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Food Chem. 2016 Mar 1;194:495-502. doi: 10.1016/j.foodchem.2015.08.023. Epub 2015 Aug 8.

Effects of malted and non-malted whole-grain wheat on metabolic and inflammatory biomarkers in overweight/obese adults: a randomised crossover pilot study.

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College of Health and Biomedicine, Victoria University, Melbourne, VIC 8001, Australia.
Sanitarium Development and Innovation, Cooranbong, NSW 2265, Australia.
College of Health and Biomedicine, Victoria University, Melbourne, VIC 8001, Australia. Electronic address:


Metabolic dysfunction in obesity may be attenuated by whole-grain intake, which has been attributed to synergistic actions of bioactive compounds. Germination/malting may increase grain bioactives, including polyphenols, however biological effects compared with non-germinated grains are unclear. Polyphenols and biological effects were compared between malted-wheat (MLT) and whole-grain wheat (CON) breakfast cereals. Polyphenol content and antioxidant activity were significantly higher (P<0.01 and P<0.05, respectively) in MLT. Corresponding obesity-related biomarkers were measured in 10 overweight/obese adults in a 2×4-week double-blind, randomised, crossover trial. Following both interventions, diastolic blood pressure reduced significantly with time (P<0.05) and low-density lipoprotein increased slightly (P<0.05) over time. A significant time*cereal effect (P<0.05) was found for insulin resistance, decreasing following CON and increasing with MLT. No other significant metabolic or inflammatory differences were found. Whilst MLT contained significantly increased polyphenols, cumulative effects in attenuating obesity-related metabolic dysfunction may require increased consumption.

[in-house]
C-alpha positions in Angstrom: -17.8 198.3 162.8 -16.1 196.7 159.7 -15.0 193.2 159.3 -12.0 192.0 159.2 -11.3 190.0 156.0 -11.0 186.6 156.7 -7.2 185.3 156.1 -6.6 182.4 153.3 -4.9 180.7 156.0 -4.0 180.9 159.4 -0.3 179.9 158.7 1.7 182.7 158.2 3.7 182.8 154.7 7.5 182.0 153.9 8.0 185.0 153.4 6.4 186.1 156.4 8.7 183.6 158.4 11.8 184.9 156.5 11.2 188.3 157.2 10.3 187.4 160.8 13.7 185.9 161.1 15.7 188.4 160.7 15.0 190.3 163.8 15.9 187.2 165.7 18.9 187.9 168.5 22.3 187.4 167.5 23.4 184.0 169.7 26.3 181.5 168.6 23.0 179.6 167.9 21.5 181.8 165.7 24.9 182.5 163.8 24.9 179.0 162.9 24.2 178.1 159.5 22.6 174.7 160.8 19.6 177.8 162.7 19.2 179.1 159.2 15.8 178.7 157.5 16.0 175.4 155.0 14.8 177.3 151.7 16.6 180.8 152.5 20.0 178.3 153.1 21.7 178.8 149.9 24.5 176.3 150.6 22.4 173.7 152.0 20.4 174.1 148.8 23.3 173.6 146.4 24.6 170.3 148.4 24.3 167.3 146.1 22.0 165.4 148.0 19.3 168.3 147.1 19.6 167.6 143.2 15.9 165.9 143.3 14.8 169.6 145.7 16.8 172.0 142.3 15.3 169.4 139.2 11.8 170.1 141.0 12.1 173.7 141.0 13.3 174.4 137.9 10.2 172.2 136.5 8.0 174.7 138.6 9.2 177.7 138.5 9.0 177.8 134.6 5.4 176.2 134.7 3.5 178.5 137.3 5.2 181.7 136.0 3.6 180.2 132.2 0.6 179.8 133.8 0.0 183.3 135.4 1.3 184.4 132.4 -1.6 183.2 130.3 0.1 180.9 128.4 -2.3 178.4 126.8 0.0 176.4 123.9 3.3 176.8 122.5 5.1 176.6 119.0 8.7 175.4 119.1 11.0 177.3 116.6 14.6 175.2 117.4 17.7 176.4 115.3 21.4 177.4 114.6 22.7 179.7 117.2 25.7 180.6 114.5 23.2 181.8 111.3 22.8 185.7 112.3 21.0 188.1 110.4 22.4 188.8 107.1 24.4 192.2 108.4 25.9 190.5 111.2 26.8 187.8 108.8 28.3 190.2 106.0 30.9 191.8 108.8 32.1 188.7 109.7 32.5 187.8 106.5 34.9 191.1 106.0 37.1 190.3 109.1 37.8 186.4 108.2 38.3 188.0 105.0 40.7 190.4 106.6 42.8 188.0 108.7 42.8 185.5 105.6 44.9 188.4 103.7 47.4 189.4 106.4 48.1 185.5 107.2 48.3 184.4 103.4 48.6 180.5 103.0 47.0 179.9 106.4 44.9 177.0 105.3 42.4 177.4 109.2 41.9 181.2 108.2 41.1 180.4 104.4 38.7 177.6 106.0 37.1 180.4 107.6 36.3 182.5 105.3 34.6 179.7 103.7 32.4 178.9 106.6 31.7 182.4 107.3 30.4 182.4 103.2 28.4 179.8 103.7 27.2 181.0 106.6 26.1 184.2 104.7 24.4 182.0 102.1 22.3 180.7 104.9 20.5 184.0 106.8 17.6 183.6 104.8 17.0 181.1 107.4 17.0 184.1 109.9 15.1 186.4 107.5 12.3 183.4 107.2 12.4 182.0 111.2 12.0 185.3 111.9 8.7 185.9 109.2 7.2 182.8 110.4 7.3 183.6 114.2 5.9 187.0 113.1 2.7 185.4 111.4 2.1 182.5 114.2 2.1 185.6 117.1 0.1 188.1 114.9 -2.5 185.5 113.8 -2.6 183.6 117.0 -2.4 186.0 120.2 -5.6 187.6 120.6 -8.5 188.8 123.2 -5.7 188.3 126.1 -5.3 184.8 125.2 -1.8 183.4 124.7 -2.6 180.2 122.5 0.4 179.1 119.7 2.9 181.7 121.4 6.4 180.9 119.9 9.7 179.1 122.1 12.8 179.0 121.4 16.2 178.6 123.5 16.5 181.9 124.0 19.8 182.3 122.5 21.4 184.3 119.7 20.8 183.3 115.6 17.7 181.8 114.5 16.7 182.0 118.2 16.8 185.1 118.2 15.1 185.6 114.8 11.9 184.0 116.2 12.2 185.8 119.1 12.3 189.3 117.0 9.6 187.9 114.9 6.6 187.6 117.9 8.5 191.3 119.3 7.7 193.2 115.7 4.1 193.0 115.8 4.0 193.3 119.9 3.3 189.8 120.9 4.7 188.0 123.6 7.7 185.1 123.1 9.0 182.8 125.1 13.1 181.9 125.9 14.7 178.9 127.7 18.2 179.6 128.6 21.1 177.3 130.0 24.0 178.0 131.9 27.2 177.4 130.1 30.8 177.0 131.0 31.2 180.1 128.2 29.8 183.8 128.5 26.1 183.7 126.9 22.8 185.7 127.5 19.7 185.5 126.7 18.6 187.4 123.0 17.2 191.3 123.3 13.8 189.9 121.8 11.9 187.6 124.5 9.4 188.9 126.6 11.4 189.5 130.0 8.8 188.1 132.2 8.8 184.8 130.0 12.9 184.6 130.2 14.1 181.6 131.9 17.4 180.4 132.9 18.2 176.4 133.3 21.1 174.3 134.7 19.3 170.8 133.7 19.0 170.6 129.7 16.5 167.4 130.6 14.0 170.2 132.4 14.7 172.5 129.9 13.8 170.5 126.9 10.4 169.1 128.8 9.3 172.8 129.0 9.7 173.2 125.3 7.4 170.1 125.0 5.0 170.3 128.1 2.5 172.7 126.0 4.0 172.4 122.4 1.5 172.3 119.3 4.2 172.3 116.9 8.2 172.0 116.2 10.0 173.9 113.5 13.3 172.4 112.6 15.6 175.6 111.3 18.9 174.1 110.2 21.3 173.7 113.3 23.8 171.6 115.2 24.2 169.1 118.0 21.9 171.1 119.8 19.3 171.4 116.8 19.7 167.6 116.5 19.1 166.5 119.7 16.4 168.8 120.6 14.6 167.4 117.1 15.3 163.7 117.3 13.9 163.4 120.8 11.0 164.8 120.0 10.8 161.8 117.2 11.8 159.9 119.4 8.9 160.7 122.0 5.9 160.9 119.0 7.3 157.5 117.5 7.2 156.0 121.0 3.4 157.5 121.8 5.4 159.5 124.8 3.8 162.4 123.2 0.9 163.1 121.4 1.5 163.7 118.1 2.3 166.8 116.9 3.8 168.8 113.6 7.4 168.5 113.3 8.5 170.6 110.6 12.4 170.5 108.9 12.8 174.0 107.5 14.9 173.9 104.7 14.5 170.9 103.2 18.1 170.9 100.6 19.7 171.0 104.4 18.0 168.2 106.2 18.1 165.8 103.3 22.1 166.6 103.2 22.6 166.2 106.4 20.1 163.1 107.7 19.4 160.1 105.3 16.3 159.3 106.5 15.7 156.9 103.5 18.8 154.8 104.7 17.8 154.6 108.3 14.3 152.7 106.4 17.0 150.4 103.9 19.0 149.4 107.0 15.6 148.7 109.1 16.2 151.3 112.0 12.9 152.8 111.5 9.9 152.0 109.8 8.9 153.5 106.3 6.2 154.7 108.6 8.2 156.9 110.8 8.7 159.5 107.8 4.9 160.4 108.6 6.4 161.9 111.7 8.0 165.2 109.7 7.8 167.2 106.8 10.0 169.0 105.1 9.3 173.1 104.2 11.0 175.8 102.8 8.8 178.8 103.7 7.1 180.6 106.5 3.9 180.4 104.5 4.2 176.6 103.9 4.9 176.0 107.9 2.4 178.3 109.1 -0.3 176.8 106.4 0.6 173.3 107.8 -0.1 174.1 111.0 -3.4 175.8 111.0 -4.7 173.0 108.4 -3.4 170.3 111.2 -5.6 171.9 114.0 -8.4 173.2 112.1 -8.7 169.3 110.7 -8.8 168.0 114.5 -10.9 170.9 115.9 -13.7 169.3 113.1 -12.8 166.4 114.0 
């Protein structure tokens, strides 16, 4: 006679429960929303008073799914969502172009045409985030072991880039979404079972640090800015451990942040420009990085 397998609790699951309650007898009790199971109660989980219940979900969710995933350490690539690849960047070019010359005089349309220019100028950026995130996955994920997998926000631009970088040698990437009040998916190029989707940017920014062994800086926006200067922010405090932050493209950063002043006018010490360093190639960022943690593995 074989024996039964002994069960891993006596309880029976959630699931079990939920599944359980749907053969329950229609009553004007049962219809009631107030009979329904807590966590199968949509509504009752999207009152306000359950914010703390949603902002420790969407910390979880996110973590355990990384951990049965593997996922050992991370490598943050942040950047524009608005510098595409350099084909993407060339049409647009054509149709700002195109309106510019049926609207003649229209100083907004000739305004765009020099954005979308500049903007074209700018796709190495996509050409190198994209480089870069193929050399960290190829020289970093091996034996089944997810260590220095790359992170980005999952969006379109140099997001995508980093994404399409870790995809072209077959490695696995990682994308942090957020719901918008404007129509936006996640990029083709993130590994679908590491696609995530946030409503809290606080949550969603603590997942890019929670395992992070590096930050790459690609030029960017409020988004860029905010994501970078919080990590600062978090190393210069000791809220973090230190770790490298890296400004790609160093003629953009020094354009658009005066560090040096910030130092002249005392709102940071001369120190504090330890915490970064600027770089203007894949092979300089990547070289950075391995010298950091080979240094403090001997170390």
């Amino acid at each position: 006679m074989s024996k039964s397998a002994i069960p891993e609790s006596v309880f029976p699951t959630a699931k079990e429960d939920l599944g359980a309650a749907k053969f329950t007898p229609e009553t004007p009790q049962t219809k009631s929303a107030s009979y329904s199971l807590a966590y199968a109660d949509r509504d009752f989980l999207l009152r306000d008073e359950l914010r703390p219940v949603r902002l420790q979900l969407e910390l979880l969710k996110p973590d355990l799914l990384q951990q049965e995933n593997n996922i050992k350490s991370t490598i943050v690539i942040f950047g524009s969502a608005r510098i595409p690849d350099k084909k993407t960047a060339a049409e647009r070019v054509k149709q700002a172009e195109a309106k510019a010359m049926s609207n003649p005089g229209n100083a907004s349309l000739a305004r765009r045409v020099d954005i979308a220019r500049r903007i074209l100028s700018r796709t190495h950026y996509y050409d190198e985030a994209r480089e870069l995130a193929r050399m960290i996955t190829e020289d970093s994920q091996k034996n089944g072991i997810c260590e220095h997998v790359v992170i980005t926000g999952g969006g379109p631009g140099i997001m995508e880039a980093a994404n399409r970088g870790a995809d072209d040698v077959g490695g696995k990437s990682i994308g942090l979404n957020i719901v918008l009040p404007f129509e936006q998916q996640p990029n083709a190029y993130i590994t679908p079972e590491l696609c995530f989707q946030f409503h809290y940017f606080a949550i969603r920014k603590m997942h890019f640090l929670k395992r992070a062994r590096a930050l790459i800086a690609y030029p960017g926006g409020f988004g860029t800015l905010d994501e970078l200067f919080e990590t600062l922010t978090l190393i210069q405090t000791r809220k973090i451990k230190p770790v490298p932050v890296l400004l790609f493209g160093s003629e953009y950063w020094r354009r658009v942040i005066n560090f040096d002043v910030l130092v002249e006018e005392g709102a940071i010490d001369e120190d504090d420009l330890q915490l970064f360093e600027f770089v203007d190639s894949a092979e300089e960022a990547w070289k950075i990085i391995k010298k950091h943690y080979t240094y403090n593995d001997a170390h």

Antioxidant; Germinated; Inflammation; Malted; Obesity; Polyphenols; Wheat

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